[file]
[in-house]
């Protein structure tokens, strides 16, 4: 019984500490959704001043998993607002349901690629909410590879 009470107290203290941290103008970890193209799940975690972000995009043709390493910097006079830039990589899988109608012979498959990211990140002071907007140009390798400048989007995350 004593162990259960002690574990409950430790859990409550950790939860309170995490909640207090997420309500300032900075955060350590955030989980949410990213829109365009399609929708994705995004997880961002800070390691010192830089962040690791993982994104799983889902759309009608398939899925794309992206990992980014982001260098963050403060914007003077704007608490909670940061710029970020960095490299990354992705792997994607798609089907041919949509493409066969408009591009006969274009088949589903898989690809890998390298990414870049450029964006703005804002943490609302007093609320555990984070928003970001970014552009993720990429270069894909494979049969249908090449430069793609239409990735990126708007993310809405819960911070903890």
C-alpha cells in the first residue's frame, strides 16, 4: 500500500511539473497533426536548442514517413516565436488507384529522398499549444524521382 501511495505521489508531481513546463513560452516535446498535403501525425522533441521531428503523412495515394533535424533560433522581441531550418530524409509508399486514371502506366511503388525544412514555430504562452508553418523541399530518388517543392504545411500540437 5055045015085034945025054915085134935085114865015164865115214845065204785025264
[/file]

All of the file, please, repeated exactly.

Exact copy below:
[in-house]
């Protein structure tokens, strides 16, 4: 019984500490959704001043998993607002349901690629909410590879 009470107290203290941290103008970890193209799940975690972000995009043709390493910097006079830039990589899988109608012979498959990211990140002071907007140009390798400048989007995350 004593162990259960002690574990409950430790859990409550950790939860309170995490909640207090997420309500300032900075955060350590955030989980949410990213829109365009399609929708994705995004997880961002800070390691010192830089962040690791993982994104799983889902759309009608398939899925794309992206990992980014982001260098963050403060914007003077704007608490909670940061710029970020960095490299990354992705792997994607798609089907041919949509493409066969408009591009006969274009088949589903898989690809890998390298990414870049450029964006703005804002943490609302007093609320555990984070928003970001970014552009993720990429270069894909494979049969249908090449430069793609239409990735990126708007993310809405819960911070903890």
C-alpha cells in the first residue's frame, strides 16, 4: 500500500511539473497533426536548442514517413516565436488507384529522398499549444524521382 501511495505521489508531481513546463513560452516535446498535403501525425522533441521531428503523412495515394533535424533560433522581441531550418530524409509508399486514371502506366511503388525544412514555430504562452508553418523541399530518388517543392504545411500540437 5055045015085034945025054915085134935085114865015164865115214845065204785025264